Wednesday, February 27, 2013

Okinawa and the Taira Connection

The warring period (also called the Gusuku period) in Okinawa extended from the late 1100’s until the Ryukyu kingdom was finally unified under a single ruler in 1422.  Historians draw a significant connection to the year 1185 when many defeated Taira warriors fled Japan to take refuge in the Ryukyu Islands.

So, what is the story behind this Taira clan, and how could they have made a difference on Okinawan development?  For these answers, we need to look at some Japanese history.

Early Japanese History

While China has a recorded history going back to 800 B.C., Japan did not become a single country until 500 to 700 AD.   Coincidentally this was also just after or about the same time that the Japanese and Okinawan languages split apart.

The Japanese had much contact and exchange with China then.  In 645 A.D. Japan entered the Taika era (Taika means “great change”).   A centralized imperial state was created based on the Chinese Confucian idea that this was necessary to maintain balance and harmony in society.

The Nara and Heian periods – A Cultural High Point in Japan

The Nara and Heian periods that followed (710 to 1185) were a golden age for Japan. The Japanese imperial family borrowed many things from the Chinese and adapted them to Japan culture.  Buddhist religion and Chinese writing (Kanji) were introduced.  Buddhism began to replace the indigenous Shinto religion.  Music, literature, art, and architecture flourished.  Children were taught in Confucian style schools.

Toward the latter part of the Heian period the Japanese emperor’s central control weakened.  Regional groups ruled by warlords (daimyo) gained in strength.

Two powerful families emerged, namely the Taira and Minamoto clans.  As early as the 10th century, these two clans fought each other for domination over the empire.

Taira becomes first military leader of japan

In 1156 a dispute erupted over who should be emperor.  Taira and Minamoto battled in an episode called the Hogen Insurrection.  The Taira side won.   The Minamoto family made another attempt in 1159 to take power.  This one was named the Heiji Uprising.  Taira Kiyomori, leader of the Taira clan, crushed Minamoto and became the first undisputed national military leader. 

However, going against the advice of his advisors, he spared the life of the Minamoto's youngest son. This is a decision he would come to regret.

The Taira Reign

Taira did much for Japan. He built up a profitable trade with China in the western part of Japan.  He was noted for his strong skills in shipbuilding and seafaring.  He did much to improve ports and navigation for his country.  Experienced in the ways of the Kyoto imperial court, he was no doubt skilled in diplomacy and court intrigue.  His military skills and the loyalty of his warriors kept him in power.

Minamoto Returns – The Gempei War

20 years later, the young Minamoto son whose life had been spared grew to manhood.  Seeking revenge, a plot was hatched in 1180 to overthrow Taira's rule.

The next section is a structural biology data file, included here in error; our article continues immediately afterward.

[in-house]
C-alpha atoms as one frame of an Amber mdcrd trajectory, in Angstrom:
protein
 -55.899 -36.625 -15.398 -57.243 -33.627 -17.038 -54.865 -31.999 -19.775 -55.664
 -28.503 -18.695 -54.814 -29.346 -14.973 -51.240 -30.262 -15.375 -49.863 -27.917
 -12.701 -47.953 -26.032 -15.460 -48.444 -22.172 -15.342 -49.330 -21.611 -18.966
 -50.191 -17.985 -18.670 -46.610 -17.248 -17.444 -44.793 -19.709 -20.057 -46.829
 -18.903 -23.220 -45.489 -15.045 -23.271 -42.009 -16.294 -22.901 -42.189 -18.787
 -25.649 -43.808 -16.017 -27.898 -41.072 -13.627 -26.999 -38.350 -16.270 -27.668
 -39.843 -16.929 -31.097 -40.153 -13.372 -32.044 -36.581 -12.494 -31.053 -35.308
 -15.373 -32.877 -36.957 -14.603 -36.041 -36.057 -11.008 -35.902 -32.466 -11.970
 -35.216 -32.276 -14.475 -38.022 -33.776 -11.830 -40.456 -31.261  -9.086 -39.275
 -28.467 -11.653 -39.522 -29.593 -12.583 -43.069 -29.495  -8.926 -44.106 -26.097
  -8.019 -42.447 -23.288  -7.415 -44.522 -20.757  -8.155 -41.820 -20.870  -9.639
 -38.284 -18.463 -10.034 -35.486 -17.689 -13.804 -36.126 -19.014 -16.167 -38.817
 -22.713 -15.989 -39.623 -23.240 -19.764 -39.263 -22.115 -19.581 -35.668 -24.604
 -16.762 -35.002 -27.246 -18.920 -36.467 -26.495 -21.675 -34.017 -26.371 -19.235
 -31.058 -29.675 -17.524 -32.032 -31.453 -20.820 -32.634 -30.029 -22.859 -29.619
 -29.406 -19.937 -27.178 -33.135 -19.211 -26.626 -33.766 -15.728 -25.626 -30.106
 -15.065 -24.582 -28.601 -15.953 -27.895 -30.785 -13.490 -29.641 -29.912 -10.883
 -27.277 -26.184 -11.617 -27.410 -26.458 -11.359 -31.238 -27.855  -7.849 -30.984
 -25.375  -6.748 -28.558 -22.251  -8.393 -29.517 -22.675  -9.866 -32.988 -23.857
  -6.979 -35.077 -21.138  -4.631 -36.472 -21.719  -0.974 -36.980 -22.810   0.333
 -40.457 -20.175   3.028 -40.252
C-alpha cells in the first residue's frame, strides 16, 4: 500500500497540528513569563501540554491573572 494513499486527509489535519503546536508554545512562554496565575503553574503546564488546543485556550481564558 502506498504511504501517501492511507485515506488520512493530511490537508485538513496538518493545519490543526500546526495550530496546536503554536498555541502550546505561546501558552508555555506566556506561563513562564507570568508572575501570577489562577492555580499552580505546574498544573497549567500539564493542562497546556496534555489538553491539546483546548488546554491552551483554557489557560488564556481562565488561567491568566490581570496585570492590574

In 1181 war broke out between the Tairas and Minamotos, called the Gempei War.  It was to be a crossroads in Japanese history.  The name Gempei comes from the Chinese reading of the kanji for the respective clan names.  Gen is another pronunciation for Minamoto, and Hei for Taira.  When the two characters are put together in Japanese they are pronounced Gempei.

Minamoto had his forces in the east and north. Taira's strength was in the west and south.  Taira was also stronger at sea.

In 1183 Taira’s superior army was defeated in a battle at Mount Tonami.  Minamoto then captured the capital city Kyoto, and forced Taira forces to retreat west.  One year later Taira lost another major battle called Ichi-no-tani. 

Finally, a famous sea battle in 1185 called Dannoura in western Japan sealed Taira’s fate.  Despite his superior naval skills Taira forces suffered a final major defeat.  This ended the Taira rule over Japan. 

Minamoto became supreme leader of Japan and moved the capital to Kamakura.  He and his descendants would rule for the next 700 years.  The Minamoto takeover also signaled a change from the aesthetic, scholarly culture that had developed in Kyoto to the warrior samurai culture or “bushido” code.  Military dictators, or Shoguns, would rule Japan until 1868, when the Meiji Restoration gave power back to the emperor. 

What Taira people would have brought to Okinawa

Many Taira loyalists went south to the Ryukyu Islands.  They would have brought advanced knowledge of ships, sailing and navigation. Their experience in the royal Japanese court would have provided political expertise.  They would have carried knowledge of economic relations with China, with whom they had traded extensively.  And of course they would also have knowledge of military strategies and tactics.  All these skills would have been valued by the Okinawan local lords, called aji.

What it meant for Okinawa

The next 200 years in the Ryukyu Islands saw a proliferation of the aji, inter-village rivalries, and the construction of numerous castles (gusuku) all over the Ryukyu Islands.  Better navigation skills helped to increase trade with China and other countries, thus ushering in a period of wealth such as Okinawa had never before seen.

Today, the name “Taira” is one of the 10 most common Okinawan surnames. 

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